Sustaining and Broadening Intervention Impact: A Longitudinal Randomized Trial of 3 Adolescent Risk Reduction Approaches
Objective. To determine whether the addition of a parental monitoring intervention (Informed Parents and Children Together [ImPACT]) alone or with “boosters” could enhance (either broaden or sustain or both) the effect of a small group, face-to-face adolescent risk reduction intervention Focus on Kids (FOK).
Methods. A longitudinal, randomized, community-based cohort study was conducted of 35 low-income, community-based, in-town settings. A total of 817 black youths aged 12 to 16 years at baseline were studied. After completion of baseline measures, youths were randomized to receive a face-to-face intervention alone (FOK only), a face-to-face intervention and a parental monitoring intervention (FOK plus ImPACT), or both of the above plus boosters (FOK plus ImPACT plus boosters). Risk and protective behaviors were assessed at 6 and 12 months after intervention.
Results. At 6 months’ follow-up, youths in families that were assigned to FOK plus ImPACT reported significantly lower rates of sexual intercourse, sex without a condom, alcohol use, and cigarette use and marginally lower rates of “risky sexual behavior” compared with youths in families that were assigned to FOK only. At 12 months after intervention, rates of alcohol and marijuana use were significantly lower and cigarette use and overall risk intention were marginally lower among FOK plus ImPACT youths compared with FOK only youths. With regard to the boosters delivered at 7 and 10 months, 2 risk behaviors—use of crack/cocaine and drug selling—were significantly lower among the youths who were assigned to receive the additional boosters compared with youths without the boosters. The rates of the other risk behaviors and intentions did not differ significantly.
Conclusions. The results of this randomized, controlled trial indicate that the inclusion of a parental monitoring intervention affords additional protection from involvement in adolescent risk behaviors 6 and 12 months later compared with the provision of an intervention that targets adolescents only. At the same time, the results of the present study do not provide sufficient evidence that booster sessions further improve targeted behaviors enough to include them in a combined parent and youth intervention.
Several interventions have been demonstrated to be effective in reducing the prevalence of behaviors that place adolescents at risk for acquisition of human immunodeficiency virus (HIV).1–6 These programs have in common a small-group and face-to-face method of delivery, an emphasis on skills development referent to decision making, communication, negotiation and condom use, use of a wide variety of instructional formats and approaches to intervention delivery, and grounding in social learning theory.2–6 Despite the encouraging results that accompany these studies with reference to adolescent risk reduction, new challenges have emerged. First, the few studies that have followed participants beyond the immediate intervention period (6 months or less) have noted a decay of intervention effect on behavior over time,5,6 prompting members of the National Institutes of Health Consensus Panel: Intervention to Prevent HIV Risk Behavior to identify sustainability of program effectiveness as 1 of the most important questions that professionals who are concerned with risk prevention face.7 A challenge for behavioral change interventions in general, this issue is particularly vexing for interventions that target decreased involvement in sex and substance use with advancing age during adolescence.8,9 Second, multiple behaviors (sex without a condom, sex with multiple partners, substance use before sex, etc) directly and indirectly place individuals at risk for acquisition of HIV. Although an abundance of literature supports the concept of a narrow intervention focus on specific risk behaviors, the nature of adolescent HIV/sexually transmitted disease risk reduction calls for a broader approach toward risk reduction.9 In keeping with this approach, most HIV prevention programs that address risk behaviors in addition to these that directly place an individual at risk for transmission of infection have done so by relating them to these behaviors (ie, drug use increasing the likelihood of unsafe sexual practices4).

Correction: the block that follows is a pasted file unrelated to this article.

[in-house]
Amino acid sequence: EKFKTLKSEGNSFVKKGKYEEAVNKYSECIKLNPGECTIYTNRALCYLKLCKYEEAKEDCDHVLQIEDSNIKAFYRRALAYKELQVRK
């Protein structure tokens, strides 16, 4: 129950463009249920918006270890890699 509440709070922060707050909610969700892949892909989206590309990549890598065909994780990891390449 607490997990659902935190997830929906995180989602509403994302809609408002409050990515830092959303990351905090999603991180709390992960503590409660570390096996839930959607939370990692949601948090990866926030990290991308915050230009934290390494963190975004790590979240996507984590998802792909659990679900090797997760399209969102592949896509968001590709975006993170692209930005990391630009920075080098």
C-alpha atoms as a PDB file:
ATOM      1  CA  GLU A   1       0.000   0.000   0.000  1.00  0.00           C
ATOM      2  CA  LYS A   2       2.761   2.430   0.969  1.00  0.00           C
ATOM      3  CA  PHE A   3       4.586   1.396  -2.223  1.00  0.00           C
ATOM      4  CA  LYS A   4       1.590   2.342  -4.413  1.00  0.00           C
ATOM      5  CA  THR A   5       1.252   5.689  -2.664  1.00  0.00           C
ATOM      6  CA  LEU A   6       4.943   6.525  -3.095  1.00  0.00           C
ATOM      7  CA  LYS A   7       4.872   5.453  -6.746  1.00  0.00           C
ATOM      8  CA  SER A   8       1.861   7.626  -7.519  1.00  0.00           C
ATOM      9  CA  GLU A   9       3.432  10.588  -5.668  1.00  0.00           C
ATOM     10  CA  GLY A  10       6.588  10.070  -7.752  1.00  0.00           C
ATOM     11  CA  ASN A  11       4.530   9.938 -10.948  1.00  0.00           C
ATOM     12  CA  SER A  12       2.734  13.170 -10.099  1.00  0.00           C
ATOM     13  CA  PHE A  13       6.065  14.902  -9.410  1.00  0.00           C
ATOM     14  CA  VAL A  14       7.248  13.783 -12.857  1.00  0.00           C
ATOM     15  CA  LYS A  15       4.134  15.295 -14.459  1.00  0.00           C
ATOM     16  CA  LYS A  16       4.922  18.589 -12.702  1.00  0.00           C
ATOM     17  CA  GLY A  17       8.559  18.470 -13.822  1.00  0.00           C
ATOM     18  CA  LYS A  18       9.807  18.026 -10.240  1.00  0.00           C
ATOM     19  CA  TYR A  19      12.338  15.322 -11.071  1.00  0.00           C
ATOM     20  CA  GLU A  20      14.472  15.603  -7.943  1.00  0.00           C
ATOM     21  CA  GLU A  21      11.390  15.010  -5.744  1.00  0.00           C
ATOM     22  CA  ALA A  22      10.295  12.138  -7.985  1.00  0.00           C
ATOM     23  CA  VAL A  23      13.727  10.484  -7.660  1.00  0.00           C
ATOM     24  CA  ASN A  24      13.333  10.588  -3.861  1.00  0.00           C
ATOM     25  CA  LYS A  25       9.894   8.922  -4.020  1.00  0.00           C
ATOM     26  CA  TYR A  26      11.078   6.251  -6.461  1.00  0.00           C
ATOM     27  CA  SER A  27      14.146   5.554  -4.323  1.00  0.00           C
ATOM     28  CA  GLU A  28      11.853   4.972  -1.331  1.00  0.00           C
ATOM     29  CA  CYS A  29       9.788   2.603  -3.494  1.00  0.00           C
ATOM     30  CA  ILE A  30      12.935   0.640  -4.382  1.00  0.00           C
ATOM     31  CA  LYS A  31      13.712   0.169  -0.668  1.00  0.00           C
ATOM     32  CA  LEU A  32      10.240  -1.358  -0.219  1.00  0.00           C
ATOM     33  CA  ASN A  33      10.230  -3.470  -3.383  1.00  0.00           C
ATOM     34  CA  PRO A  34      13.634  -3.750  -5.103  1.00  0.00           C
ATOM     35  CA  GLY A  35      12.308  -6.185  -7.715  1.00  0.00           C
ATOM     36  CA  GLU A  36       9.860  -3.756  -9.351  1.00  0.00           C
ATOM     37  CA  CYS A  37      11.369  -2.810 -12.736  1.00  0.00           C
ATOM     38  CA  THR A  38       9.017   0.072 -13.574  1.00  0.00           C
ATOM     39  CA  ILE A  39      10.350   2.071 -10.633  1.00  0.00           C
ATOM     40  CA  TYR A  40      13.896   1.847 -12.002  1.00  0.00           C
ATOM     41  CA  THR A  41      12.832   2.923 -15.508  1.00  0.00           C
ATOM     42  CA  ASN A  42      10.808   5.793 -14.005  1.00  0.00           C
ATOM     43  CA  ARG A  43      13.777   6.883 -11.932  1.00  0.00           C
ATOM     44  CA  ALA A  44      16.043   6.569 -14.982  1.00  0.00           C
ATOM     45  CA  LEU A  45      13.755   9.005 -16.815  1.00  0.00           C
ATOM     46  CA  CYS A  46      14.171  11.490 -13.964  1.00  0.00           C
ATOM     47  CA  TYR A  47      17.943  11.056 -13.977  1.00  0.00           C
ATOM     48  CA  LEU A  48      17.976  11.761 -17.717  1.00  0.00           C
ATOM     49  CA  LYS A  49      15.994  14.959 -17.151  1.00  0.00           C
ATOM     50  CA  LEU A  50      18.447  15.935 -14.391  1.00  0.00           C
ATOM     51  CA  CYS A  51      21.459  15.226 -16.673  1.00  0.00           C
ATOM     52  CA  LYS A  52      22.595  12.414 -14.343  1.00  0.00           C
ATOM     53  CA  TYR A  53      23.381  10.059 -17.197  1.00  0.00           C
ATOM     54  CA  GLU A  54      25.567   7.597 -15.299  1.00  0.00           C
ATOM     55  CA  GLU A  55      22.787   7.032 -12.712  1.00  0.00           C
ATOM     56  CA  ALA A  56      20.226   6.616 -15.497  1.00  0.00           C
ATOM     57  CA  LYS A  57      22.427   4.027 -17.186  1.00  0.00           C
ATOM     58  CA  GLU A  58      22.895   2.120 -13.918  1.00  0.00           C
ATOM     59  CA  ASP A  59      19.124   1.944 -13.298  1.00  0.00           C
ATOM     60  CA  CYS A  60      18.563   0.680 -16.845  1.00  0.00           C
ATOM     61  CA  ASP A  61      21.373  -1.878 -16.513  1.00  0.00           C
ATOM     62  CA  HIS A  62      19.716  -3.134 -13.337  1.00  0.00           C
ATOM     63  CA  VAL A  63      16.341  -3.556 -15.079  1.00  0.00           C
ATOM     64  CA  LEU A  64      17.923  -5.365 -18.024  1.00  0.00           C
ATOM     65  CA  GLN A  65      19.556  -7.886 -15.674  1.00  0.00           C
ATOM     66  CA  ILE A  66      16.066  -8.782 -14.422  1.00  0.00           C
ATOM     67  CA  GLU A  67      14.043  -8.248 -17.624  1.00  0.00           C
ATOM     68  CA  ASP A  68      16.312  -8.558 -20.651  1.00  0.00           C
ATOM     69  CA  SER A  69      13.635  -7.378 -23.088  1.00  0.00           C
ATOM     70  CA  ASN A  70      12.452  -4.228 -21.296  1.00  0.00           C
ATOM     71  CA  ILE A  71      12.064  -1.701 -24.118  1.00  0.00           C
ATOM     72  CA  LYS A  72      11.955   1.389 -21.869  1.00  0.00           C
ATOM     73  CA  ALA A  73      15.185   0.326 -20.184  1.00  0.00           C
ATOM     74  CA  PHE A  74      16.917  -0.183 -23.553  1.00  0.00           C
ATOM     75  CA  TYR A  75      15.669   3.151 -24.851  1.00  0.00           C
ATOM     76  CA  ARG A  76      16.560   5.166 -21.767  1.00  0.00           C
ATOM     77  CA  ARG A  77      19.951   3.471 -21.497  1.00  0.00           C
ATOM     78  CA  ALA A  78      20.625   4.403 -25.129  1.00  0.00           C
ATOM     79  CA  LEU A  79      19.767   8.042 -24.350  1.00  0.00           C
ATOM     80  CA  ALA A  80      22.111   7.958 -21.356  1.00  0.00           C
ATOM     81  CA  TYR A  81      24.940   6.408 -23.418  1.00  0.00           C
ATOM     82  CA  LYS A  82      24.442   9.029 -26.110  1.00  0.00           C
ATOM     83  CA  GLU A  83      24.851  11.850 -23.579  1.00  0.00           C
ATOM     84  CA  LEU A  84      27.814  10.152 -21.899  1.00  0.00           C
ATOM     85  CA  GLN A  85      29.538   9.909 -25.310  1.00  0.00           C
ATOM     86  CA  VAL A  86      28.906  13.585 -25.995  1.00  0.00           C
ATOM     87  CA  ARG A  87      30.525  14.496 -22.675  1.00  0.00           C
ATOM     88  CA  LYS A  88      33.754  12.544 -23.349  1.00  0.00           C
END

Options for extending and/or broadening the effects of a face-to-face intervention might include efforts to reinforce the initial intervention through the use of short booster sessions and/or efforts to influence the youths indirectly through changing perceptions of norms or expectations regarding behaviors.8,10 Substantial research supports the role of both perceptions of peer values and norms and of parental monitoring and communication on adolescent perceptions, interventions, and behaviors.11 In our own previous work, we have explored 2 of these options—boosters and parental monitoring—as means to extend and/or broaden the effects of a small-group, face-to-face HIV adolescent risk-reduction intervention.